I was really excited to find an olive cooperative where they press the olives using traditional methods to make the oil. The oil has a fuller, fruitier taste than other virgin olive oils but is fantastic. We had taken most of our olives from this year’s harvest to the normal cooperative but just found this one in time so that we could take the last load of olives there. Because of the rain, we weren’t able to finish picking all the olives but hopefully they will still be on the trees next time we go up and we can take them here. Here are some pictures of the cooperative with a brief explanation:
You then use a broom to sweep through any that are stuck on the rungs.
The olives don’t need to be cleaned before they are put through and twigs and leaves are removed in the next stage.
The clean olives then travel on a second conveyor belt to a third which takes them up further and then drops them into the green weighing hopper. The ones in the picture are actually our olives – all picked by hand that day.
Unfortunately the day we went it had been raining so the weighing scales weren’t working as they should have been and our olives only weighed in at 1kg – a bit disappointing. However, having unloaded them by hand and put them through again it was a relief to see the correct weight on the scales – 370kg.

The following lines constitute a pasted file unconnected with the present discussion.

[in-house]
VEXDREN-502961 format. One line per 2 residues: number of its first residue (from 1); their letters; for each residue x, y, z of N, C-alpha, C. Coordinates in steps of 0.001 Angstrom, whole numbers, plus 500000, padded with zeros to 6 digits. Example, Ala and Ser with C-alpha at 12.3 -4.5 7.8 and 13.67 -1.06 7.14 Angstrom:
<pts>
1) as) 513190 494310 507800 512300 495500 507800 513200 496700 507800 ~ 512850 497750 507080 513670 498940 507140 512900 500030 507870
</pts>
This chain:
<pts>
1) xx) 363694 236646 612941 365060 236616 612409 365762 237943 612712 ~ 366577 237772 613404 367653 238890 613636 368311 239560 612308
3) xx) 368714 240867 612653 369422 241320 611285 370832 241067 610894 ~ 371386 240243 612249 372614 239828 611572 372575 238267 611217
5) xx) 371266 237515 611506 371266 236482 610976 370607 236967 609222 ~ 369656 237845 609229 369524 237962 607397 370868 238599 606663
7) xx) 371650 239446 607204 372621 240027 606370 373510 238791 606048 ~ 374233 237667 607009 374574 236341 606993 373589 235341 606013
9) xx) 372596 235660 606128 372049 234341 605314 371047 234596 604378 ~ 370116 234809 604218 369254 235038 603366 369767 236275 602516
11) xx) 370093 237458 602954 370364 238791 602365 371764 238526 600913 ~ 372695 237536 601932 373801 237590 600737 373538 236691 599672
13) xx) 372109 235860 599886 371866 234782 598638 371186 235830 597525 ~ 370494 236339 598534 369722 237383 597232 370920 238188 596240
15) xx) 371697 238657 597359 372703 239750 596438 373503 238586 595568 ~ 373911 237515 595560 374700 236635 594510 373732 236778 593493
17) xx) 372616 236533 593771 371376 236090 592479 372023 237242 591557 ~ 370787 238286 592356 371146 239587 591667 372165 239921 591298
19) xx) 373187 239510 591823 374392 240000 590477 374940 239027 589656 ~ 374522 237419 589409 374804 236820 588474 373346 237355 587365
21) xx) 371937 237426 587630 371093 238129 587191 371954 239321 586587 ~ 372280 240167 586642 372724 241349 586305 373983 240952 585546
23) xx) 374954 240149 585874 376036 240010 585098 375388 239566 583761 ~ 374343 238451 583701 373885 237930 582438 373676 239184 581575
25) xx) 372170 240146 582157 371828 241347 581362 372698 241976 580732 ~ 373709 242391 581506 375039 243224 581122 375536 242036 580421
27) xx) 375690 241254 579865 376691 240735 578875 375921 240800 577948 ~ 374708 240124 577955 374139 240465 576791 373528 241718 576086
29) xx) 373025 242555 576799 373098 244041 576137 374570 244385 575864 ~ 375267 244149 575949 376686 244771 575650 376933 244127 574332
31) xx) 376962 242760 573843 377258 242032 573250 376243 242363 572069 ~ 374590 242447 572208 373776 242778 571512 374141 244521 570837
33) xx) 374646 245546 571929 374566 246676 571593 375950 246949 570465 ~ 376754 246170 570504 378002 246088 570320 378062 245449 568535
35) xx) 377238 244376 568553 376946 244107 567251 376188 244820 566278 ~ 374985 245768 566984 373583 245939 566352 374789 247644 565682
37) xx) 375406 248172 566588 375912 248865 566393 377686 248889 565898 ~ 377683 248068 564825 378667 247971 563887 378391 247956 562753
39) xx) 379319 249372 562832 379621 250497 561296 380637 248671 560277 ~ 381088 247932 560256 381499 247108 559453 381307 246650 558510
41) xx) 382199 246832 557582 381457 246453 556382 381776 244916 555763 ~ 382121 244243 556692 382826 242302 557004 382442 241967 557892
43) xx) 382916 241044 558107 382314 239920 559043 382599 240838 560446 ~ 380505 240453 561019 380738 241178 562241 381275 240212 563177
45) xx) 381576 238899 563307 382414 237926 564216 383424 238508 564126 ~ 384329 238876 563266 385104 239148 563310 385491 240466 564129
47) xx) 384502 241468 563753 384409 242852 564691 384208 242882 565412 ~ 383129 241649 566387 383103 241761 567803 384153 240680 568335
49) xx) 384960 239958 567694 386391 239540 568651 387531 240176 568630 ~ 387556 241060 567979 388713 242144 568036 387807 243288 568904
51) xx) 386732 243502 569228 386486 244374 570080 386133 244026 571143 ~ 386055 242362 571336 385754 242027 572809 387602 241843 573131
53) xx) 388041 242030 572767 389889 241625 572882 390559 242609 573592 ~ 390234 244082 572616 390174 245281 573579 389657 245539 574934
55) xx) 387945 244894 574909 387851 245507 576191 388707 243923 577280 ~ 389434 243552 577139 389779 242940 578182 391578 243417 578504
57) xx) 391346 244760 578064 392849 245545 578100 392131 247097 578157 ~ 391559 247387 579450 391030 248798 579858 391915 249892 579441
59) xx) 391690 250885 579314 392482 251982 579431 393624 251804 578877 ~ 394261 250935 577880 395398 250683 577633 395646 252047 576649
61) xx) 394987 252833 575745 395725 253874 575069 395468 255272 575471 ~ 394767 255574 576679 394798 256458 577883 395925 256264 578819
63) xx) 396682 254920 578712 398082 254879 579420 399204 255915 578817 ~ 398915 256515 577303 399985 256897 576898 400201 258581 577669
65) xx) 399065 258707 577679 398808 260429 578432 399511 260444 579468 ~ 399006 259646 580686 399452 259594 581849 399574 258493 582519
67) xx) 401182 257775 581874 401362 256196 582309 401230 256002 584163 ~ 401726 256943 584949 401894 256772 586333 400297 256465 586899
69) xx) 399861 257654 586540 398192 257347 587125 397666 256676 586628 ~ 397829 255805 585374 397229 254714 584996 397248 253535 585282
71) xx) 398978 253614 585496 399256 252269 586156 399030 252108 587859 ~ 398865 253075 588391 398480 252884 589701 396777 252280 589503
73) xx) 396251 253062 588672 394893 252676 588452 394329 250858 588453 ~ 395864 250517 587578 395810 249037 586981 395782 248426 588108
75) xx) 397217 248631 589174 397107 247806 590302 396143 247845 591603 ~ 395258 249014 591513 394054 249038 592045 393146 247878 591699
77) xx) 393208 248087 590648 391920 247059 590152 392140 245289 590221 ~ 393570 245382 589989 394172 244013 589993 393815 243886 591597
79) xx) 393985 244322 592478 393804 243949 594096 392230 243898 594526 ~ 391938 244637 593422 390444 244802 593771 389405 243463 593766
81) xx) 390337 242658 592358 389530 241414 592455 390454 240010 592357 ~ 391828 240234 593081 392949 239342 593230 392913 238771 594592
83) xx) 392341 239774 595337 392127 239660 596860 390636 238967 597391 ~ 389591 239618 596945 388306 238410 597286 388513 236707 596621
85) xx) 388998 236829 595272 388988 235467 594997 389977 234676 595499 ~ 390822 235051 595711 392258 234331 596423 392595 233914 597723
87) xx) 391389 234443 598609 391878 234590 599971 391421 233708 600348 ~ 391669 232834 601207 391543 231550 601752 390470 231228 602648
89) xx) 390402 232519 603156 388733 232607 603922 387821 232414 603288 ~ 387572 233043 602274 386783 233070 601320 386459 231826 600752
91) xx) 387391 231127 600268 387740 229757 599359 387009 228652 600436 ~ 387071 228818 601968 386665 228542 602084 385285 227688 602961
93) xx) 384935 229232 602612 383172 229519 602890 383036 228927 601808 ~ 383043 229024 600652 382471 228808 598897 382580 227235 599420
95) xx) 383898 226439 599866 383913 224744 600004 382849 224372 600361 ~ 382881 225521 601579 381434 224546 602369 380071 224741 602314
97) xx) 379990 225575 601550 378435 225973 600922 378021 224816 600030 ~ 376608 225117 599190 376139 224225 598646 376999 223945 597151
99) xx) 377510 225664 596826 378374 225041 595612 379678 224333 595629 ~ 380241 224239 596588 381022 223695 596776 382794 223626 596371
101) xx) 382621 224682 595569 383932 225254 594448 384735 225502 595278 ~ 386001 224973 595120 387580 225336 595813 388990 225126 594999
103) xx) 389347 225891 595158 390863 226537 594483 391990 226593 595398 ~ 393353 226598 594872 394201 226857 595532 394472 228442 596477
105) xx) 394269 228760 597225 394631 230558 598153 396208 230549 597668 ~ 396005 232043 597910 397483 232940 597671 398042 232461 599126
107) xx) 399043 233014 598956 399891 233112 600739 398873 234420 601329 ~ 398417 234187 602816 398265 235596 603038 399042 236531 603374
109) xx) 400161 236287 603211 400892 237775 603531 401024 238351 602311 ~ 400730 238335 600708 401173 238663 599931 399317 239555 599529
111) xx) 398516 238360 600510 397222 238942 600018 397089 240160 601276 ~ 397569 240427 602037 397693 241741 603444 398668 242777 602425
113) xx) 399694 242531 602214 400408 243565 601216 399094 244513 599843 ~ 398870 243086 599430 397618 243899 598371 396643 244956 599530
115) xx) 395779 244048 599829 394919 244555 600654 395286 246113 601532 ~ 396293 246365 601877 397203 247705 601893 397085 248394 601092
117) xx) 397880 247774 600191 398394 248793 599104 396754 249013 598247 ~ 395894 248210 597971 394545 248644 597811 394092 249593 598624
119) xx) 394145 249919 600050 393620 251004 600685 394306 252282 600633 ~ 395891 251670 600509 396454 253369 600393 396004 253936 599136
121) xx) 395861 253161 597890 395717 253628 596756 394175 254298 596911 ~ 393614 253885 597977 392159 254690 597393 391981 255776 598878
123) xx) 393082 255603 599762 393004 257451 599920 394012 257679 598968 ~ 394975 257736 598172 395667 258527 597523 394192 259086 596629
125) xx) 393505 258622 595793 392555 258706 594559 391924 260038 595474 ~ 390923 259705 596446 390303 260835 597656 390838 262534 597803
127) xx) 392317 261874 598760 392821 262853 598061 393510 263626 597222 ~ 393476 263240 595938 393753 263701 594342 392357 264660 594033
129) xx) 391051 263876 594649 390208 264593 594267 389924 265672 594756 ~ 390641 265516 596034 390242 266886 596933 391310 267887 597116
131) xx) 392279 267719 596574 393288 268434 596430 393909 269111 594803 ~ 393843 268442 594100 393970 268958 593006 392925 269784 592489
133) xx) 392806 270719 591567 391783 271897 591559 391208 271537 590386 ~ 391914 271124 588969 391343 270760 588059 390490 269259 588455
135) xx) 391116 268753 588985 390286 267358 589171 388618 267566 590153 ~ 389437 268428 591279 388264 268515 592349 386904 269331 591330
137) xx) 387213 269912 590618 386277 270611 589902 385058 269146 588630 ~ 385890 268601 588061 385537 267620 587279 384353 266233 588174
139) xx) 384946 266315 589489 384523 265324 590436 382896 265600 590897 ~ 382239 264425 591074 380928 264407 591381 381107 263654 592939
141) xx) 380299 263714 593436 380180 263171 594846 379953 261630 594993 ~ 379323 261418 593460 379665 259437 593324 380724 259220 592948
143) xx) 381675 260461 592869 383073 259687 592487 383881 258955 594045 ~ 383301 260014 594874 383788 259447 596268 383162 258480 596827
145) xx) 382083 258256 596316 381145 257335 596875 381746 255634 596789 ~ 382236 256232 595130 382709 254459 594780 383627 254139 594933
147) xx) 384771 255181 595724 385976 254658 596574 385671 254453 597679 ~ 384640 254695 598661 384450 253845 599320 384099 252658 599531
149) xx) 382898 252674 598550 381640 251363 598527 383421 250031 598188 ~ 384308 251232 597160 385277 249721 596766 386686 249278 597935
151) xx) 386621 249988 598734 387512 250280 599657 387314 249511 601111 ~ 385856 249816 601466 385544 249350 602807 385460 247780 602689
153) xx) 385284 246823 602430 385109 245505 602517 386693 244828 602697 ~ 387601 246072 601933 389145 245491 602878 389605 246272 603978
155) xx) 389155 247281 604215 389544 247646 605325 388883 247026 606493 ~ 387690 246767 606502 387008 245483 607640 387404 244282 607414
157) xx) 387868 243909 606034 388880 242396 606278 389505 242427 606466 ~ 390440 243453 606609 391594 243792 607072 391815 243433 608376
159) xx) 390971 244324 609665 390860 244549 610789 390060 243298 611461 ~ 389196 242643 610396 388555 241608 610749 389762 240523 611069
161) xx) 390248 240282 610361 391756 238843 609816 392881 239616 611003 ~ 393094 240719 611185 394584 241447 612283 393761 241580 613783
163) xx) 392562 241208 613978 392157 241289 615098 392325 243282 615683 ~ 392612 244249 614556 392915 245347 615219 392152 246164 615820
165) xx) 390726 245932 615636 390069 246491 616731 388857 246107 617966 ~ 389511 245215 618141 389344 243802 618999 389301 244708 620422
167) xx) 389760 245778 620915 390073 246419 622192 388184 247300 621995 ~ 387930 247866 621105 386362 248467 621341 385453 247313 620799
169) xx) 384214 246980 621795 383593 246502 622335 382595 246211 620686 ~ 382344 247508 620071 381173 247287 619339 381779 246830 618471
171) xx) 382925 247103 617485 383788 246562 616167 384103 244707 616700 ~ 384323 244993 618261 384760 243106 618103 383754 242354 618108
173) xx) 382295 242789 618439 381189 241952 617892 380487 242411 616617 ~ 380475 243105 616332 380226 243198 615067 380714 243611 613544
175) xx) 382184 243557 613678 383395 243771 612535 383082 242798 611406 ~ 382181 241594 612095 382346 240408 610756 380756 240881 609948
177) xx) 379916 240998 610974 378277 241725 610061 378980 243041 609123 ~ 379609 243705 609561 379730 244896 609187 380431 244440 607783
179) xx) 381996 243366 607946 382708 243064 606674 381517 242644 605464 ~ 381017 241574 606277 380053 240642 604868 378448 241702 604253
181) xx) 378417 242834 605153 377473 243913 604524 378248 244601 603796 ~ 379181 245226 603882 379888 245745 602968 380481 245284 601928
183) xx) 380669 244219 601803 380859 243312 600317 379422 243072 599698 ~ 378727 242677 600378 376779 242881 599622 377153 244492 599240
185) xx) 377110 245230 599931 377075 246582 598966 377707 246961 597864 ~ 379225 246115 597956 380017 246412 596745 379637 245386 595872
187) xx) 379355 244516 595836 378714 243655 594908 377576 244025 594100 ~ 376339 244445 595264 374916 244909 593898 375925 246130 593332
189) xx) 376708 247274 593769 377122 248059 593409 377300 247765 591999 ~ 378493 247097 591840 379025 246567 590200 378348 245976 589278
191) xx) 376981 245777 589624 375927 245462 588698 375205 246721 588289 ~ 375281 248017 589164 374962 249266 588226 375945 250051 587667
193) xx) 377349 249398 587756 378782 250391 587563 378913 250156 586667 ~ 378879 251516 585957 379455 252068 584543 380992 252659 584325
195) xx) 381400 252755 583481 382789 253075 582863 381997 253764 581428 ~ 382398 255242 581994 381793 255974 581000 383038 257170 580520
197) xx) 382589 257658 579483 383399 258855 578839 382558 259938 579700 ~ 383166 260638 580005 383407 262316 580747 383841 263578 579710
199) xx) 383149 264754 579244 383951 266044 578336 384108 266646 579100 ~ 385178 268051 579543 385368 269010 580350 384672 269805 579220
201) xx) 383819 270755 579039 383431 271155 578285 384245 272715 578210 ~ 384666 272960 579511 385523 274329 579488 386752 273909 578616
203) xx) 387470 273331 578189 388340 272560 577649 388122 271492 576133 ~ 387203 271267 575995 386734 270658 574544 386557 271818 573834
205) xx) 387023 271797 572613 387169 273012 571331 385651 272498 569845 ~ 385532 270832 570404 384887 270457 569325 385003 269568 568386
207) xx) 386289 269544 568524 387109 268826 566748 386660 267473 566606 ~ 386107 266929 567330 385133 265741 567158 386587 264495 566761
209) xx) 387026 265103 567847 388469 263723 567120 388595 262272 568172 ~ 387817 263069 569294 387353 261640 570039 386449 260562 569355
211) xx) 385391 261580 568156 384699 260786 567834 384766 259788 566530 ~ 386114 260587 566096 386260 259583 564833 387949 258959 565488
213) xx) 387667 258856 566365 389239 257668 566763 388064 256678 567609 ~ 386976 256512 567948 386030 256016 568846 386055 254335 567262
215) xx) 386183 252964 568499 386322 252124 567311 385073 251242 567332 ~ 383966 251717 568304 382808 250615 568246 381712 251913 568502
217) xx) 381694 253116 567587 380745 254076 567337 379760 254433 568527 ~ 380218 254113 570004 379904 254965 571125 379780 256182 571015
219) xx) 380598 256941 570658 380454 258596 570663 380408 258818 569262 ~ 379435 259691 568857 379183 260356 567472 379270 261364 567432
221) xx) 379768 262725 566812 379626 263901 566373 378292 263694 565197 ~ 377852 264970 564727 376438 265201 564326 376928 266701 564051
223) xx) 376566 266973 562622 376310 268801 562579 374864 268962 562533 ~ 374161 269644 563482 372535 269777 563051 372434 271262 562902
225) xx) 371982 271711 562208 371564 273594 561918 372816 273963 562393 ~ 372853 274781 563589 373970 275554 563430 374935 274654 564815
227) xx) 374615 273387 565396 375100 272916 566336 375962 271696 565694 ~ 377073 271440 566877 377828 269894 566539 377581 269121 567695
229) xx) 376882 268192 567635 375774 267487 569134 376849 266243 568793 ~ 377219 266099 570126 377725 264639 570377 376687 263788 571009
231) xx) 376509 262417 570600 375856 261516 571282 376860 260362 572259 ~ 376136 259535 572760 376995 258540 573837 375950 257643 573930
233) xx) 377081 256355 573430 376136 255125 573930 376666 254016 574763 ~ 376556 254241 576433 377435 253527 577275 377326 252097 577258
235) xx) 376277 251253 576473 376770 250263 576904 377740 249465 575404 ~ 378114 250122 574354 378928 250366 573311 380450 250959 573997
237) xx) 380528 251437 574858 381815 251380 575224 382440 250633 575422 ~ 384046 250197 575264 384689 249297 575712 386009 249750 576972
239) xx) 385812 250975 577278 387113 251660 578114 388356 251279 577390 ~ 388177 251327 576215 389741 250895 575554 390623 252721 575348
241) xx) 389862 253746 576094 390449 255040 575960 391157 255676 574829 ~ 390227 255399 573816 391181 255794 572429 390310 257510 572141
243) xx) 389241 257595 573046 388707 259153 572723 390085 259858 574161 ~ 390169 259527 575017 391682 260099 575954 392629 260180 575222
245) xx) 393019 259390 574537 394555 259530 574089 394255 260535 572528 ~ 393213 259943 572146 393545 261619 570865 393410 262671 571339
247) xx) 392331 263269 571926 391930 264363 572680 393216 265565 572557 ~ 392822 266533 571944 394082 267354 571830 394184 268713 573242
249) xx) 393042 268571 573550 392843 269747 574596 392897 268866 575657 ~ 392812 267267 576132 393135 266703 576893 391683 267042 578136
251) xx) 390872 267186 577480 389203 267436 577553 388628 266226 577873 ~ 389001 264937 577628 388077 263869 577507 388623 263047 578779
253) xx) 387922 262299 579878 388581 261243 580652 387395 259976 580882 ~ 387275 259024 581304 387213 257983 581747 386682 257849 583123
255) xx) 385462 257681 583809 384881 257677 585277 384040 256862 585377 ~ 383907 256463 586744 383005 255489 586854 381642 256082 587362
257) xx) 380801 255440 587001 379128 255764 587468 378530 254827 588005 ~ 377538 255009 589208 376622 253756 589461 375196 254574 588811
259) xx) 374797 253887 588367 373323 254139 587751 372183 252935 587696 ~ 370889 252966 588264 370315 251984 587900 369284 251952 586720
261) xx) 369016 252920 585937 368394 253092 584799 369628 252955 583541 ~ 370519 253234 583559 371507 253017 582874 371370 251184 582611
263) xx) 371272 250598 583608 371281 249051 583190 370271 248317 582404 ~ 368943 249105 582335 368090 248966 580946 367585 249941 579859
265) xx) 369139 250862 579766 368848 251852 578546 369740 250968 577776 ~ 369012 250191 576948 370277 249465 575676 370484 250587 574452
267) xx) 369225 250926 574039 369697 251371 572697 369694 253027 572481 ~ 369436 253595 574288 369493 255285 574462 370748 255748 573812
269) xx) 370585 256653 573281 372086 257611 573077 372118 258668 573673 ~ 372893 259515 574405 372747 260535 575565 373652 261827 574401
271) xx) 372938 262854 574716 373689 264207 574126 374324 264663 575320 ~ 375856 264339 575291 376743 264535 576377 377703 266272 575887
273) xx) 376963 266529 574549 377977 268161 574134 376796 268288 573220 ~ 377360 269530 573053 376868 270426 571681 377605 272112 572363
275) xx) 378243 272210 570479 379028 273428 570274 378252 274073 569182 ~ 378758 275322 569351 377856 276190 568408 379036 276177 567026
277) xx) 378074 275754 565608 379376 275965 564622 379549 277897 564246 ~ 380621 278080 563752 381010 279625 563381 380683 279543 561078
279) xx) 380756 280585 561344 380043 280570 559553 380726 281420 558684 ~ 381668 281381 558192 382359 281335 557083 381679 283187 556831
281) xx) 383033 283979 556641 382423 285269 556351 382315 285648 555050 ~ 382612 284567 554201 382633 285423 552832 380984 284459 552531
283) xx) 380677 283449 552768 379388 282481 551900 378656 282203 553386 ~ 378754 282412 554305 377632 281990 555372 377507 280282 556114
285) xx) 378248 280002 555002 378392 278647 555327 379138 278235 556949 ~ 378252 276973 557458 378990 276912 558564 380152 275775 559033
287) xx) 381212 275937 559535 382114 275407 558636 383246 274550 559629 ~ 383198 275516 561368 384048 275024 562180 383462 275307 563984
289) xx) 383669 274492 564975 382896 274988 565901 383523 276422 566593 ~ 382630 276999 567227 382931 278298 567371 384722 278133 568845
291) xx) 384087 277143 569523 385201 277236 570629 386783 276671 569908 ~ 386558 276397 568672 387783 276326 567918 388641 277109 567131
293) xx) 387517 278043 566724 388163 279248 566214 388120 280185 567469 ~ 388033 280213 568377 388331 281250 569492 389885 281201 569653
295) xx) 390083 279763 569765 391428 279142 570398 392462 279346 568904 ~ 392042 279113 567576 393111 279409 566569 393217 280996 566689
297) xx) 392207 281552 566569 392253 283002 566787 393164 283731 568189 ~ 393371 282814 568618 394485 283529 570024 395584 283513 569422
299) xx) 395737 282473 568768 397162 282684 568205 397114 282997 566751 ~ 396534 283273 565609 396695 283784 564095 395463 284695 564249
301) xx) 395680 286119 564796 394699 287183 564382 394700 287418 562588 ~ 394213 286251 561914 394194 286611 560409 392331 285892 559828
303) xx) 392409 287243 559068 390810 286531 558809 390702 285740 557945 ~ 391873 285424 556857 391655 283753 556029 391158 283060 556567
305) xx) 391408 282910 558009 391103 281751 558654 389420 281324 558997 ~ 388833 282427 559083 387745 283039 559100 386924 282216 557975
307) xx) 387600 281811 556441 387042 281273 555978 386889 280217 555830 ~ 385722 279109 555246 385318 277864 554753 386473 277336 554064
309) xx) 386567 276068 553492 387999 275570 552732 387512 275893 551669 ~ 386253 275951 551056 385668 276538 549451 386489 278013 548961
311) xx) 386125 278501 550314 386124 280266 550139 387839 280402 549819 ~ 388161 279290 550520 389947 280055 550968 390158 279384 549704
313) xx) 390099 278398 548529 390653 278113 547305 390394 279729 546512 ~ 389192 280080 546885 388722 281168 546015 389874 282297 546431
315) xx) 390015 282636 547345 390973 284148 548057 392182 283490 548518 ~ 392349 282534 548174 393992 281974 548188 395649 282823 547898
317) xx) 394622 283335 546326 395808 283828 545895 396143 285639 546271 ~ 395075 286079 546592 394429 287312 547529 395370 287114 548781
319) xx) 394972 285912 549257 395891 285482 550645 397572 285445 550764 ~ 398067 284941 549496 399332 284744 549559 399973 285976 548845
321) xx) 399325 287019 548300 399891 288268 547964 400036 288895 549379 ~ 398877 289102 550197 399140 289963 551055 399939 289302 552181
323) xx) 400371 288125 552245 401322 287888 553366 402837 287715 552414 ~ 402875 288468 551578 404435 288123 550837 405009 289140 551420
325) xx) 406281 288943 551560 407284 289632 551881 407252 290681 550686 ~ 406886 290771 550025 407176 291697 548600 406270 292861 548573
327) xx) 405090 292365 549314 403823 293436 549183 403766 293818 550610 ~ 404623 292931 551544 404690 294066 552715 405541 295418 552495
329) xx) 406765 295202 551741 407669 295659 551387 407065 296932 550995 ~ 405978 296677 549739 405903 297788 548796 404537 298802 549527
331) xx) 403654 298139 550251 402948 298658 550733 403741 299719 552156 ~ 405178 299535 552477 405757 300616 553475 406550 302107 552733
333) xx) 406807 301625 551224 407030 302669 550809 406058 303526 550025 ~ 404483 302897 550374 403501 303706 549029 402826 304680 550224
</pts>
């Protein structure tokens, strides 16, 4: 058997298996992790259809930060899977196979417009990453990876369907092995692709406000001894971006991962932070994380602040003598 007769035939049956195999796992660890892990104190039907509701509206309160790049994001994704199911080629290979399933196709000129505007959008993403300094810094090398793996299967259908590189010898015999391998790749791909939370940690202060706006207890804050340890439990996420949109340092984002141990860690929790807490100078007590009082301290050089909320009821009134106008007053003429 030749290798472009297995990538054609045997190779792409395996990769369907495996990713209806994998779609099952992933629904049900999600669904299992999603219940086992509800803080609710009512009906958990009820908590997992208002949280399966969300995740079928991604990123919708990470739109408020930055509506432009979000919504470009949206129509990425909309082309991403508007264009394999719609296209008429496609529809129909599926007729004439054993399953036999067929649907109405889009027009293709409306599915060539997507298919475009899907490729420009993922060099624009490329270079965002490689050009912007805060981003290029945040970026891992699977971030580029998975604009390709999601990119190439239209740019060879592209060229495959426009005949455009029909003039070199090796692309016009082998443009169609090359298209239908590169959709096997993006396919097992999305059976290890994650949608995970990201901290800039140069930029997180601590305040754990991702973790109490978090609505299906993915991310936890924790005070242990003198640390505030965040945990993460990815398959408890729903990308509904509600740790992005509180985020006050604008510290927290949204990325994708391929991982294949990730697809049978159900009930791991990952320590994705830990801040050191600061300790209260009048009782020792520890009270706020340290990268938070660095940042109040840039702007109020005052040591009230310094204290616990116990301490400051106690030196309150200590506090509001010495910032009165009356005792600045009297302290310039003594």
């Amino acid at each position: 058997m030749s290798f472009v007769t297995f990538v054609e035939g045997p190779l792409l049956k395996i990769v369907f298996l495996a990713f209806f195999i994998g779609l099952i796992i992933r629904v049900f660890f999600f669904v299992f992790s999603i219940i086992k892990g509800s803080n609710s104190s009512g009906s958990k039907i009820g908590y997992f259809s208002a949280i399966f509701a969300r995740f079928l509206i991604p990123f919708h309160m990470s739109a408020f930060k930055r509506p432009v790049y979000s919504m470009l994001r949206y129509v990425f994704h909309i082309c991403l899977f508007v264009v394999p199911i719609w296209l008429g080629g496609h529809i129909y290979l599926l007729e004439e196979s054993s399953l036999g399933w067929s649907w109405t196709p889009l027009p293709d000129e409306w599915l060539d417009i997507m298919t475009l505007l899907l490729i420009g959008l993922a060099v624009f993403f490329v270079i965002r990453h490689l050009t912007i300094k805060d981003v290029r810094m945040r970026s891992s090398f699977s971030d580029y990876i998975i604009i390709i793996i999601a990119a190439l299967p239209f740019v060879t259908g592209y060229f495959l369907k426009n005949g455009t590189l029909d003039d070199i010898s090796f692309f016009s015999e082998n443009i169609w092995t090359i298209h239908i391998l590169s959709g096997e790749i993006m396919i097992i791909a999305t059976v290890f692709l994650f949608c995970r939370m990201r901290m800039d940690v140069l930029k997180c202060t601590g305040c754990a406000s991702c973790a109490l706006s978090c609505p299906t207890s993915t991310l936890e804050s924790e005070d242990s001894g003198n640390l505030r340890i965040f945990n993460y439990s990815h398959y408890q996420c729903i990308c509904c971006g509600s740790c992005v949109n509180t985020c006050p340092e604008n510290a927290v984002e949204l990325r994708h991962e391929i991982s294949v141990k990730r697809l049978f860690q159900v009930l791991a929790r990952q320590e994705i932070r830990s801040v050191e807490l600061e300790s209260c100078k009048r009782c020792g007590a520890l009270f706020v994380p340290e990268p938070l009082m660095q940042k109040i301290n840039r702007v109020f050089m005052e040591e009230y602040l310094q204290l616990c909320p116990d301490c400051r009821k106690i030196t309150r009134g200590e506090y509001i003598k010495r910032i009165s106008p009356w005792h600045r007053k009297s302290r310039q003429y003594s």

The next stage of the process goes on inside the building where the olives are milled and pressed. During the milling, the olives are passed through three rotating millstones to produce a sludgy mixture. This is then “iced” thickly onto plastic raffia mats.
The mats are threaded onto a pole which is then inserted into a press. By means of a system of chains and pulleys, the press compresses the mats upwards and oil comes out through a tap at the bottom of the press.
The subsequent bottling process takes another six months. Our oil should be ready in June and I’m looking forward to trying it.
This blog is about SANTA CASILDA olive oil factory located between Darro and Diezma on the road between Granada and Guadix.